temptation, and, being overcome by some master passion or tendency, he is guilty of indiscretion or actual wrong. It is then that energy, tact, and wisdom are required of his brethren, that he may be restored to spiritual health. In such cases the instructions of God's word apply: "Brethren, if a man be overtaken in a fault, ye which are spiritual, restore such an one in a spirit of meekness; considering thyself, lest thou also be tempted." "We then that are strong ought to bear the infirmities of the weak, and not to please ourselves." But how little of the pitying tenderness of Christ is manifested by His professed followers! When one errs, others too often feel at liberty to make the case appear as bad as possible. Those who perhaps are guilty of fully as great sins in some other direction, will treat their brother with cruel severity. Errors committed through ignorance, thoughtlessness, or weakness are exaggerated into willful, premeditated sin. As they see souls going astray, some fold their hands and say: "I told you so. I knew there was no dependence to be placed upon them." Thus they place themselves in the attitude of Satan, exulting in spirit that their evil surmisings have proved to be correct.
We must expect to meet and bear with great imperfections in those who are young and inexperienced. Christ has bidden us seek to restore such in the spirit of meekness, and He holds us responsible for pursuing a course which will drive them to discouragement, despair, and ruin. Unless we daily cultivate the precious plant of love we are in danger of becoming narrow, unsympathetic, bigoted, and critical, esteeming ourselves righteous when we are far from being approved of God. Some are uncourteous, abrupt, and harsh. They are like chestnut burs: they prick whenever touched. These do incalculable harm by misrepresenting our loving Saviour.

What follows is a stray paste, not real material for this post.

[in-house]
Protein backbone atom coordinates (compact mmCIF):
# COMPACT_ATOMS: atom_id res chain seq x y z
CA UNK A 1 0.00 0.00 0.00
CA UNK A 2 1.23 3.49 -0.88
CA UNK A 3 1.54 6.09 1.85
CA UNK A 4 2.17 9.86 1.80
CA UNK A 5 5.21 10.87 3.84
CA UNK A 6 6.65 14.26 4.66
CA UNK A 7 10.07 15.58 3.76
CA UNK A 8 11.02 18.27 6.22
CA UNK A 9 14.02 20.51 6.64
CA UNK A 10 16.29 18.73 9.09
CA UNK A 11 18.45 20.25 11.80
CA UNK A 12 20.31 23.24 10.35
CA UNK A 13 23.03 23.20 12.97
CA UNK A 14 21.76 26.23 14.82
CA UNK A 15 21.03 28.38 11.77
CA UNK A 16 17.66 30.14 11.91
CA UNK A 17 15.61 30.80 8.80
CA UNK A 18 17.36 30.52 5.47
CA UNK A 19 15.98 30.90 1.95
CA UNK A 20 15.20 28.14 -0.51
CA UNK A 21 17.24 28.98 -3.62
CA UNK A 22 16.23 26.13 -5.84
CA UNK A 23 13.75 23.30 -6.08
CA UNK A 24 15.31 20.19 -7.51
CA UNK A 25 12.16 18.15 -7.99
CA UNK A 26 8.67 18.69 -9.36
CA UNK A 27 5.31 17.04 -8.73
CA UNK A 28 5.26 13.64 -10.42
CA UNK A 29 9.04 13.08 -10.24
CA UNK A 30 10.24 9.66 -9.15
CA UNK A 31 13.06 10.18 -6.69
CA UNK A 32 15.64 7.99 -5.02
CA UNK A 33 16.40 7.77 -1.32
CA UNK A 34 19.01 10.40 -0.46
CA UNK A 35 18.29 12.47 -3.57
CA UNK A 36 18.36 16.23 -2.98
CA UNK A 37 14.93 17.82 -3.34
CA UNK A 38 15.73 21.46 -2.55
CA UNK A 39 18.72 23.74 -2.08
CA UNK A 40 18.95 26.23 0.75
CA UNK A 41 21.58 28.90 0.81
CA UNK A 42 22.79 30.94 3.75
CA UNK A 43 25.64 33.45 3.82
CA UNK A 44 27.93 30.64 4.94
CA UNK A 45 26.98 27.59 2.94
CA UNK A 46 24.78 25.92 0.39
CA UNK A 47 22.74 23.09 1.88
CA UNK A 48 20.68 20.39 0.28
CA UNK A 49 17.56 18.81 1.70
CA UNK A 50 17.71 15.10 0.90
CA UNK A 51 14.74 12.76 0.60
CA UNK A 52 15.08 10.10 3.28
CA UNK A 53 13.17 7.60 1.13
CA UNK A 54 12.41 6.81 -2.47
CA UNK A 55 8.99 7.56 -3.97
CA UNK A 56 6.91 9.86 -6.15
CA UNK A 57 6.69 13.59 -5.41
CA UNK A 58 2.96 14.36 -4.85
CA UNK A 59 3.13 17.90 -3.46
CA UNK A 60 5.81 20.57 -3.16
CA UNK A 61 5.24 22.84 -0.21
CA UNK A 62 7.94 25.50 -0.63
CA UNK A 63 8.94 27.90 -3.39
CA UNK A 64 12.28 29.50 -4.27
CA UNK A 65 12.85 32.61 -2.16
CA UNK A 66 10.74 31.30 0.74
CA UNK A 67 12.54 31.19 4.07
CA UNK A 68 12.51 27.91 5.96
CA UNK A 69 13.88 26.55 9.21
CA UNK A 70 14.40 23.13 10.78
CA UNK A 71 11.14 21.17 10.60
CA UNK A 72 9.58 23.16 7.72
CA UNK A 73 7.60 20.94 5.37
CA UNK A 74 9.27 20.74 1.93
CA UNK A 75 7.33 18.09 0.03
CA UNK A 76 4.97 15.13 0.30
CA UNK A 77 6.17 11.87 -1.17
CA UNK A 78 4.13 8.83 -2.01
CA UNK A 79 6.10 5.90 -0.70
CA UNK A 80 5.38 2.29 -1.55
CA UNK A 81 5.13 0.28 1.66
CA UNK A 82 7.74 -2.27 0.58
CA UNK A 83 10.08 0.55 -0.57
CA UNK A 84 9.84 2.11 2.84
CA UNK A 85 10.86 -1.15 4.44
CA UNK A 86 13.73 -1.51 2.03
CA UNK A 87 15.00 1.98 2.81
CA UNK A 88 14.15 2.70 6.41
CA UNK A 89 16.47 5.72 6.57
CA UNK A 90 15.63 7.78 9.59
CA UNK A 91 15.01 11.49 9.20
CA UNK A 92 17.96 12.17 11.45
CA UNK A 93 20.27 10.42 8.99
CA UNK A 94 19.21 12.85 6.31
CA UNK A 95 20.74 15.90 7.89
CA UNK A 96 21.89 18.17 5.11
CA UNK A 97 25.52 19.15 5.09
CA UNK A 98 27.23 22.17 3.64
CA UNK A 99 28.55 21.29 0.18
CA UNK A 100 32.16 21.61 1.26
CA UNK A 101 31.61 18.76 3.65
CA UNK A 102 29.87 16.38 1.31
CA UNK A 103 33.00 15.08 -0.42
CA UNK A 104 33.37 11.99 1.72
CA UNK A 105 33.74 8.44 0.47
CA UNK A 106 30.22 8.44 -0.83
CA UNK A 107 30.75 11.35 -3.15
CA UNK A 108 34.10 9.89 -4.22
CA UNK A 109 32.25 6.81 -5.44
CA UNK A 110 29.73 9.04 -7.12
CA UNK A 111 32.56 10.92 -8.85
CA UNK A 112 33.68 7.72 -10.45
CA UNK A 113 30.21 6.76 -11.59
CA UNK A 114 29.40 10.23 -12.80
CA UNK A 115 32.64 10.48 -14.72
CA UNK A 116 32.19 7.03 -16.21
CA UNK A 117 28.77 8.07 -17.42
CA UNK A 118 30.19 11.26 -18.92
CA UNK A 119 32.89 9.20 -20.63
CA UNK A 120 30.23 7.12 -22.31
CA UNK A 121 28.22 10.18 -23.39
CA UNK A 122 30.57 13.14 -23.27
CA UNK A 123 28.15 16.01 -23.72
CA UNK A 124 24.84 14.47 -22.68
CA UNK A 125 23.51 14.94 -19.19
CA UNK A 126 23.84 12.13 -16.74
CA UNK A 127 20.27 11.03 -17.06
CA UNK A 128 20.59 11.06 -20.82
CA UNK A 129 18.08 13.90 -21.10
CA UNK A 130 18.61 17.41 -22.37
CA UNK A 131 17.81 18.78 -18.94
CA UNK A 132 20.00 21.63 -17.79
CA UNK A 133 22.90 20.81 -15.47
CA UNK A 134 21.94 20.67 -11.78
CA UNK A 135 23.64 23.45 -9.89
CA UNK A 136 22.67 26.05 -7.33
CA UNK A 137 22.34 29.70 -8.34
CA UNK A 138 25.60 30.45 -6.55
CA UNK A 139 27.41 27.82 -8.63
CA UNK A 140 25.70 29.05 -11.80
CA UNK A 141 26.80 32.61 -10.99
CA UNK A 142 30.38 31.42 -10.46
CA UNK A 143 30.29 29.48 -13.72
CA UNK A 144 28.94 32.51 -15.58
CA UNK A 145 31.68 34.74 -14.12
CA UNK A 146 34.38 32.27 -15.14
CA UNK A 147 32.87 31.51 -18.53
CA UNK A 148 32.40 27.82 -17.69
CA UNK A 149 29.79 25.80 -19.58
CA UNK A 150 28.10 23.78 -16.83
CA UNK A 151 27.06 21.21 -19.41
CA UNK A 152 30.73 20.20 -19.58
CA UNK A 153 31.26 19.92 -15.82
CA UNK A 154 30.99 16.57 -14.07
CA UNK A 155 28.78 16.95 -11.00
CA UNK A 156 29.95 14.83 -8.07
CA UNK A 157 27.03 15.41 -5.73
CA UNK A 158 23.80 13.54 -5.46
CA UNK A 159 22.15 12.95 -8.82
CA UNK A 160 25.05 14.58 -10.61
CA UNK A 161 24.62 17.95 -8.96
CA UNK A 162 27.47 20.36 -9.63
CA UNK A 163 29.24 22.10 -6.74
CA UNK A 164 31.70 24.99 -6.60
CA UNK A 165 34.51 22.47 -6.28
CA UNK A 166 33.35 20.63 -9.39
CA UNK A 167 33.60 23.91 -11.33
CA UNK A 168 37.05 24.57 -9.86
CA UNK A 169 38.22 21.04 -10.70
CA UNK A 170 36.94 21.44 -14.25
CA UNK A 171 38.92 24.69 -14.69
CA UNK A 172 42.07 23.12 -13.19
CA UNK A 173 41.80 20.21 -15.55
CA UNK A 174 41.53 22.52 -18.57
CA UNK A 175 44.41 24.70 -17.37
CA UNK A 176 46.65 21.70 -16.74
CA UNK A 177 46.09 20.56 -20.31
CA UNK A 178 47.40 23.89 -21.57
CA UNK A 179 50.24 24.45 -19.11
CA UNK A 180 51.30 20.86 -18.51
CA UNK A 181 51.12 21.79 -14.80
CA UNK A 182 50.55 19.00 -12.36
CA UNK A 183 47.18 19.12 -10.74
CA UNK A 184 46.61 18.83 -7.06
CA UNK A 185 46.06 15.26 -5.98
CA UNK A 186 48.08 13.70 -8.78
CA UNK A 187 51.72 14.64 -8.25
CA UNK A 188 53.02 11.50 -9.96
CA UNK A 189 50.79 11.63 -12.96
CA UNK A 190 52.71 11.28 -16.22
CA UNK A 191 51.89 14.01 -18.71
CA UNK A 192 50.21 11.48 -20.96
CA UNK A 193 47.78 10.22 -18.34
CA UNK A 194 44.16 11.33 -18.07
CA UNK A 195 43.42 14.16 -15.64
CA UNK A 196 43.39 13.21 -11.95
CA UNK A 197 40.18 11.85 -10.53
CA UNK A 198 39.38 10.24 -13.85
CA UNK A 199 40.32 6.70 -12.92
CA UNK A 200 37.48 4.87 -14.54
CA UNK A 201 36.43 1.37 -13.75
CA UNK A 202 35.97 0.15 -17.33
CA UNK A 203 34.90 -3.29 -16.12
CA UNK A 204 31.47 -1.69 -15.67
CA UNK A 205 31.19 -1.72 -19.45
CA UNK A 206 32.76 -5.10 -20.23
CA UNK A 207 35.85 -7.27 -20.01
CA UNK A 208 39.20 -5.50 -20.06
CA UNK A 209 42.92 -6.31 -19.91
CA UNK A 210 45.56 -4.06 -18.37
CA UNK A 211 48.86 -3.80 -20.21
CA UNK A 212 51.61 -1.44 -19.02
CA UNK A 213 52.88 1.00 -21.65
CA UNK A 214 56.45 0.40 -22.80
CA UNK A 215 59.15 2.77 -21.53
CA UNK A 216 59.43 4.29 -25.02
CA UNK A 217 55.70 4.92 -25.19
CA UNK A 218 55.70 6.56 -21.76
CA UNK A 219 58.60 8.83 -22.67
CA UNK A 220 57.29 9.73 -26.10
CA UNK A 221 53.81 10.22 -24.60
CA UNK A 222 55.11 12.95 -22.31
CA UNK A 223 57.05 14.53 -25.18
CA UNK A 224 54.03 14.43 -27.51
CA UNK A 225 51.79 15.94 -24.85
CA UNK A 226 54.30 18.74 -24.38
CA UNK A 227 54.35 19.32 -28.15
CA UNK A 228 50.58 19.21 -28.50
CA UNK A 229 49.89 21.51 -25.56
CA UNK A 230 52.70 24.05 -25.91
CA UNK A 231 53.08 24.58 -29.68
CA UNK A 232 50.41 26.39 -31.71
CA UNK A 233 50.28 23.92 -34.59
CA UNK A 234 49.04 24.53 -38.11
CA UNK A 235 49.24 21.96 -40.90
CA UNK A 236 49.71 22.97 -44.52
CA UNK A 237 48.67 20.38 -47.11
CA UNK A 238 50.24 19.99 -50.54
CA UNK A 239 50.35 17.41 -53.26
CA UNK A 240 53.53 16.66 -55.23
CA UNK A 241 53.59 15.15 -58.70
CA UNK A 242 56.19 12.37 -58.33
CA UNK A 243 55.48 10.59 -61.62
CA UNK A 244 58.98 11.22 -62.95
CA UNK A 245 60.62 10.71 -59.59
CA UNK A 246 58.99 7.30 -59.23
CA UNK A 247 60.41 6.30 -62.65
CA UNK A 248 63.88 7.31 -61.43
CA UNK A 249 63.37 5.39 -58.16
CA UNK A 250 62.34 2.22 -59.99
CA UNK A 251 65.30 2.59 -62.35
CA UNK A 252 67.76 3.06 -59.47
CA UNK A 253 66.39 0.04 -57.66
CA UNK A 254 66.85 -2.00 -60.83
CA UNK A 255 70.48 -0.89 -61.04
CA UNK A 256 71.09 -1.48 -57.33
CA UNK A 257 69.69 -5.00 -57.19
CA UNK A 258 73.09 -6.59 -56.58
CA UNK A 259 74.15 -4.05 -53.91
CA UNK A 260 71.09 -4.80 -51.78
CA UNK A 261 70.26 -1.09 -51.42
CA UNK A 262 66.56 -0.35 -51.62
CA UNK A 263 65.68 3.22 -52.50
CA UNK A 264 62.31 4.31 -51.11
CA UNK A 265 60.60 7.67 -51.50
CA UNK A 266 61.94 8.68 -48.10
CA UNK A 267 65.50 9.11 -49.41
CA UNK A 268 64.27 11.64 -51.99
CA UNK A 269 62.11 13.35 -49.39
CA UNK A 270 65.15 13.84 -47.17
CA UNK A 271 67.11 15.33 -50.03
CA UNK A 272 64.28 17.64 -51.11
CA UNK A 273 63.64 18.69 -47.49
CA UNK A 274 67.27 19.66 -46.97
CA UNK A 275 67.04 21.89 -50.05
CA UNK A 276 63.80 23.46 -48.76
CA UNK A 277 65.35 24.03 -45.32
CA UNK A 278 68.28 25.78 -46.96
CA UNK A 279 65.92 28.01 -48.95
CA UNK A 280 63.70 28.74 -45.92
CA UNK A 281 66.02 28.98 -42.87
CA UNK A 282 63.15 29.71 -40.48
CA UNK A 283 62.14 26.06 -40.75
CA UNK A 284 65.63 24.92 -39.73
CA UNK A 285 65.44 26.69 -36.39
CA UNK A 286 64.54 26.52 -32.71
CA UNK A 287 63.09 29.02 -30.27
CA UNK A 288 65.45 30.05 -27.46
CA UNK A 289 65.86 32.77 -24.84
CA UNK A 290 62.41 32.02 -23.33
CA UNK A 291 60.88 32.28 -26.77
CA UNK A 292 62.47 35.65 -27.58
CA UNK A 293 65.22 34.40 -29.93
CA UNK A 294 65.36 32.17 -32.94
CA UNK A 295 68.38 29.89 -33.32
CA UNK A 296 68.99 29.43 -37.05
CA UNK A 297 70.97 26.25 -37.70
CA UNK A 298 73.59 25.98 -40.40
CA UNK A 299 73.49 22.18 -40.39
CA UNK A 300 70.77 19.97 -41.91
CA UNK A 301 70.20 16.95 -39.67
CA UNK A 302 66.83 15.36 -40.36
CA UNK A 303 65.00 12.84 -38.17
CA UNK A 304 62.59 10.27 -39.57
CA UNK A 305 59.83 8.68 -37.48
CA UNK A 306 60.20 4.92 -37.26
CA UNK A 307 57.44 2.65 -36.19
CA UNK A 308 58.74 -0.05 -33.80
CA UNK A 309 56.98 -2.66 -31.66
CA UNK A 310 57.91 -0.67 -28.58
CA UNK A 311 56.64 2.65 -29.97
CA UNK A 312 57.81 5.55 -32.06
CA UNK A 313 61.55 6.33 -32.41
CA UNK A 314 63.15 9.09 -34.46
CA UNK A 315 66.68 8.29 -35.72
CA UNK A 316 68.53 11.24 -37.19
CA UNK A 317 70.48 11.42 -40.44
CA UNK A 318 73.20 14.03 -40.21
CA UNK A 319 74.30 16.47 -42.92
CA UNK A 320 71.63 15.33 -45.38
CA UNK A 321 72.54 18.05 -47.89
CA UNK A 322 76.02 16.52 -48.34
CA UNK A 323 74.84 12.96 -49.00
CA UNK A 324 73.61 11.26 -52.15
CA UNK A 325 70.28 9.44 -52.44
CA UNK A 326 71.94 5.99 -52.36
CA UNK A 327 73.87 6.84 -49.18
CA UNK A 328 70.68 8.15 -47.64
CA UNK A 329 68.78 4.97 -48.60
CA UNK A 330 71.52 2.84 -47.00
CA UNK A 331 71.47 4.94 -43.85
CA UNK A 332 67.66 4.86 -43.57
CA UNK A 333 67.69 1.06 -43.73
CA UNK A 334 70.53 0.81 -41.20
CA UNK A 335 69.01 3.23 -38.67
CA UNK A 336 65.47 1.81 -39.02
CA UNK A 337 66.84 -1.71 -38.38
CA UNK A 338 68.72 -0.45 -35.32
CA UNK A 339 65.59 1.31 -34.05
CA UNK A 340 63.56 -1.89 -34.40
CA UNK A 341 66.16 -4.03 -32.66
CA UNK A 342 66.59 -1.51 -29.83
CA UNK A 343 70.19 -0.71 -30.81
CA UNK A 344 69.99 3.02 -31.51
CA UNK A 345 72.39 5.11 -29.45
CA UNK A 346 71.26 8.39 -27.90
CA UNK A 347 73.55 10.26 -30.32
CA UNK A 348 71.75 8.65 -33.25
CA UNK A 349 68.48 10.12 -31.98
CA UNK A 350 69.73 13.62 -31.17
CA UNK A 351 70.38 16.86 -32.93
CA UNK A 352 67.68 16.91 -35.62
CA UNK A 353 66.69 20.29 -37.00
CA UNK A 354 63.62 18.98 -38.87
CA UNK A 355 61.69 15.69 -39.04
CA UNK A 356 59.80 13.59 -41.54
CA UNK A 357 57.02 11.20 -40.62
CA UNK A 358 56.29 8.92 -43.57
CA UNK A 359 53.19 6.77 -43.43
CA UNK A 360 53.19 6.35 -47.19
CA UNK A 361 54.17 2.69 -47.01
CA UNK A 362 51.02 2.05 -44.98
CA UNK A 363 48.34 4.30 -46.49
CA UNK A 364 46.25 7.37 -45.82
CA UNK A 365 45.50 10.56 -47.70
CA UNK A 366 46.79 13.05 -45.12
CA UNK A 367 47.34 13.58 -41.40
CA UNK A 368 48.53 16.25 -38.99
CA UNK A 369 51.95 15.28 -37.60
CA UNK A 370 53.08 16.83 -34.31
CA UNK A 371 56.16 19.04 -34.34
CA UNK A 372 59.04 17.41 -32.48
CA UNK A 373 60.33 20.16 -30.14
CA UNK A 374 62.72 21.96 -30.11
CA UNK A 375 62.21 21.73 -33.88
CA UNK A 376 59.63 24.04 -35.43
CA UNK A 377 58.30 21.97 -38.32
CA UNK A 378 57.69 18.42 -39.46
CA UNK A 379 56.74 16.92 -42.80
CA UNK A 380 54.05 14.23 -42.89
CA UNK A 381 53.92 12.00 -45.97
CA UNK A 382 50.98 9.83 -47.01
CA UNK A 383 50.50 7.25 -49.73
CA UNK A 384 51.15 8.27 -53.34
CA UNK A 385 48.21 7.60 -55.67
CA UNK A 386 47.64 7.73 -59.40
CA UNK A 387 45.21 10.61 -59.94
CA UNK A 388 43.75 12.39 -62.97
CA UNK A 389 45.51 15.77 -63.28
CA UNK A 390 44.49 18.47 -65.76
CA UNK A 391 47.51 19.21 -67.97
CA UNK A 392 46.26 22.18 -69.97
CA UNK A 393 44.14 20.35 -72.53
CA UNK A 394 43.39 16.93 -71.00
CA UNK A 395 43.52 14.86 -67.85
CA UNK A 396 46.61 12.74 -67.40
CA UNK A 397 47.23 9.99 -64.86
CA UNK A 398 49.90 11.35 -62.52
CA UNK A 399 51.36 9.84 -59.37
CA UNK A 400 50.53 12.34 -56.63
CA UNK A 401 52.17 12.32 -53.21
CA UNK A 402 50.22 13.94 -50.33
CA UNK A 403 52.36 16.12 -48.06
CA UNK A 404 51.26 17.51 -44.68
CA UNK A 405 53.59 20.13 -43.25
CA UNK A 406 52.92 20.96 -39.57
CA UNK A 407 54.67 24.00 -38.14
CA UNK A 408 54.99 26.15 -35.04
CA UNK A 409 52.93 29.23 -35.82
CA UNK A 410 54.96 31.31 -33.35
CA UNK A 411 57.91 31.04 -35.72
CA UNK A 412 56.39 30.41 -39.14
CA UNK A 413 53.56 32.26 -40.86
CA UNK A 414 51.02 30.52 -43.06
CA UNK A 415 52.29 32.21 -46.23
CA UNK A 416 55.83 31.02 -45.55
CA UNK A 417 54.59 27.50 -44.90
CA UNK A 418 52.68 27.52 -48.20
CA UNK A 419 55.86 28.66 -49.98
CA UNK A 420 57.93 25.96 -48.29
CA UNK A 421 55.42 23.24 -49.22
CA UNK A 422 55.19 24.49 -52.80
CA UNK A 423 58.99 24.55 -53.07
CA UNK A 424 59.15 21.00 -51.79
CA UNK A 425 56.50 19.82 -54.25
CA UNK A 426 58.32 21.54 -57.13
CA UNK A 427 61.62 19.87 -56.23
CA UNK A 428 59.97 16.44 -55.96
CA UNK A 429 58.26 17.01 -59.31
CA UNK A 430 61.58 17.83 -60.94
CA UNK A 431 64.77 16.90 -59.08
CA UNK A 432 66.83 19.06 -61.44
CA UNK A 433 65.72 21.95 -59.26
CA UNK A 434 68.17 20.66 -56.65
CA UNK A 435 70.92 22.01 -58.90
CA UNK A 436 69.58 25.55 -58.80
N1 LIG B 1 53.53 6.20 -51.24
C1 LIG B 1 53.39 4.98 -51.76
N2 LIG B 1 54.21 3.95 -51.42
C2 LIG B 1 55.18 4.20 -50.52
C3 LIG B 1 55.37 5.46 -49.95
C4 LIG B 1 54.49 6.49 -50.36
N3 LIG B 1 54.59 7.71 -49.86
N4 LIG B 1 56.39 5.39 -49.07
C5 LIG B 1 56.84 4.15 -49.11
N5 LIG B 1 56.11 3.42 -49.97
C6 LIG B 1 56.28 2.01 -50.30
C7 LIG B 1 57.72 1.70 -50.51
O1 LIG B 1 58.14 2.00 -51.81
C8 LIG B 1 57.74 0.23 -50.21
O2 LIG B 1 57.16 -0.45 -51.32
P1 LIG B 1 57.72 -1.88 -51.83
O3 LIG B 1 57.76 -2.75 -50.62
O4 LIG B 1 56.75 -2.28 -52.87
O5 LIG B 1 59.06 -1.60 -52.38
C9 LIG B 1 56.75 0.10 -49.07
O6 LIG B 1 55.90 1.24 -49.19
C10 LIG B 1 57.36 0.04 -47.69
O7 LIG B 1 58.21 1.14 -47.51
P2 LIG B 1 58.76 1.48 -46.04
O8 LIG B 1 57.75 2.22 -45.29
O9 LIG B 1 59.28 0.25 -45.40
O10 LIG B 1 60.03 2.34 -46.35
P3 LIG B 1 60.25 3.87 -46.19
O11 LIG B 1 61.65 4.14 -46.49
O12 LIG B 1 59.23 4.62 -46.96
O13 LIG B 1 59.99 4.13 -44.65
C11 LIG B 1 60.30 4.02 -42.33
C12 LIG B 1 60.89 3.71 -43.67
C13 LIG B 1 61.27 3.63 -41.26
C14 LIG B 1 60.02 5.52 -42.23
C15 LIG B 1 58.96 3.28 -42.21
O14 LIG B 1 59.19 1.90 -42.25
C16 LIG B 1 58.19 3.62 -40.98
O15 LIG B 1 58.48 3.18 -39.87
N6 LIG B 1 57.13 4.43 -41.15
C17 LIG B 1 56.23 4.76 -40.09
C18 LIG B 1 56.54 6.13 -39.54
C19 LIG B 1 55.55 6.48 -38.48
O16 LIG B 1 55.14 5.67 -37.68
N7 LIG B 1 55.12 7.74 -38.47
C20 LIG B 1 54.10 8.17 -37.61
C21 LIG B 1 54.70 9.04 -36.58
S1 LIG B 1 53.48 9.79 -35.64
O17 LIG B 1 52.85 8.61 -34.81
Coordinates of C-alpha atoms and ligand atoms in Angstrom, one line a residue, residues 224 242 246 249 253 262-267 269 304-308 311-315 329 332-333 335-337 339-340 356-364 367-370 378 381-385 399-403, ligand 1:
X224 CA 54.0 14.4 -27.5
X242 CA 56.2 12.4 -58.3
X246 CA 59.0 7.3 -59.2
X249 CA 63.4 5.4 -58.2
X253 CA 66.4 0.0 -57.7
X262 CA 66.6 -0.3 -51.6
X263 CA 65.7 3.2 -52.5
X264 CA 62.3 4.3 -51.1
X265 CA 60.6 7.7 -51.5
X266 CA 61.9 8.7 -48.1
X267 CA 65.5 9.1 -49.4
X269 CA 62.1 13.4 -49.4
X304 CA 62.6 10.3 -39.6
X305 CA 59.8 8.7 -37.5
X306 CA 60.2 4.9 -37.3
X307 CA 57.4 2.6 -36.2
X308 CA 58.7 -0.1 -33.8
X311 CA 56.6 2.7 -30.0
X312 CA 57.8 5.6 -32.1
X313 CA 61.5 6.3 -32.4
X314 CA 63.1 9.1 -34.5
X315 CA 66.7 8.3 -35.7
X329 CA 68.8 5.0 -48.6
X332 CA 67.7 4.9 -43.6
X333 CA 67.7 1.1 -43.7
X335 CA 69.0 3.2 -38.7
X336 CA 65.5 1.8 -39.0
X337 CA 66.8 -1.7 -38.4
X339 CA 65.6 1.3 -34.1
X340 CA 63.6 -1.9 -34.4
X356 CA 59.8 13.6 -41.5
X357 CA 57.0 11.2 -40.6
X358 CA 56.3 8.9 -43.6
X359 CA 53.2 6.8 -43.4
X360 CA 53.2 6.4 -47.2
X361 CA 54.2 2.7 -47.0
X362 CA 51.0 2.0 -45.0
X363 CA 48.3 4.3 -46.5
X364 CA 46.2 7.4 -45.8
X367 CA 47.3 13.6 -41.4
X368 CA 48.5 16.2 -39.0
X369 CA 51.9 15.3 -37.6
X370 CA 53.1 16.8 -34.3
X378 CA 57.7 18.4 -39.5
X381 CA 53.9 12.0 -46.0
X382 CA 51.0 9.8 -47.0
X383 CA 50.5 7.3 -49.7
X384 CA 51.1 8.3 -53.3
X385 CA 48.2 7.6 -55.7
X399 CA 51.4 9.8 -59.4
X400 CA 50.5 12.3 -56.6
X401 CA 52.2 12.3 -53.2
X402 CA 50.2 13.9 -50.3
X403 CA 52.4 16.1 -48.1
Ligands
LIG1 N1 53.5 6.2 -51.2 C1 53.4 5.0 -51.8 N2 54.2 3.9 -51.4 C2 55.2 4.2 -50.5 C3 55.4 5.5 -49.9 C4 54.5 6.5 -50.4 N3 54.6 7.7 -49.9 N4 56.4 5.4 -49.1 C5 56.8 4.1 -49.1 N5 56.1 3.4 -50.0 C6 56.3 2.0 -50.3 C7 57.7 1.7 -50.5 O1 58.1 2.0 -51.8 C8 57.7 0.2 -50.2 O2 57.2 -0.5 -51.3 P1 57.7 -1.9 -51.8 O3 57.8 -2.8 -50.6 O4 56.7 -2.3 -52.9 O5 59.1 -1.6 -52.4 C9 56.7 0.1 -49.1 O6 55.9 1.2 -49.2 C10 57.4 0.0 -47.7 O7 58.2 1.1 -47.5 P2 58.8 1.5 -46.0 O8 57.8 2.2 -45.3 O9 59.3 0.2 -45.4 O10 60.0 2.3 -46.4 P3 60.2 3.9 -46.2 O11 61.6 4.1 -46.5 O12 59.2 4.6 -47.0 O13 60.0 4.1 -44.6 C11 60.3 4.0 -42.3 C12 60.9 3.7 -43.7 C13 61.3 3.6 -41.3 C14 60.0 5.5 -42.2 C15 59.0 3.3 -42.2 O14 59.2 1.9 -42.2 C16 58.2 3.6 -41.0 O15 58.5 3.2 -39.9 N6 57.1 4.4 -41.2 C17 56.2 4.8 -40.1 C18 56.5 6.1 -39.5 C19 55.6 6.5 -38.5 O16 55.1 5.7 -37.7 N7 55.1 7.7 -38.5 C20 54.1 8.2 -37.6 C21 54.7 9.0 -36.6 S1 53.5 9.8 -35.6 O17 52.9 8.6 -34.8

We must come up to a higher standard, or we are unworthy of the Christian name. We should cultivate the spirit with which Christ laboured to save the erring. They are as
dear to Him as we are. They are equally capable of being trophies of His grace and heirs of the kingdom. But they are exposed to the snares of a wily foe, exposed to danger and defilement, and without the saving grace of Christ, to certain ruin. Did we view this matter in the right light, how would our zeal be quickened and our earnest, self-sacrificing efforts be multiplied, that we might come close to those who need our help, our prayers, our sympathy, and our love!
Let those who have been remiss in this work consider their duty in the light of the great commandment: "Thou shalt love thy neighbour as thyself." This obligation is resting upon all. All are required to labour to diminish the ills and multiply the blessings of their fellow creatures. If we are strong to resist temptation we are under the greater obligation to help those who are weak and yielding. Have we knowledge, we should instruct the ignorant. Has God blessed us with this world's goods, it is our duty to succour the poor. We must work for others' good. Let all within the sphere of our influence be partakers of whatever of excellence we may possess. None should be content to feed on the bread of life without sharing it with those around them.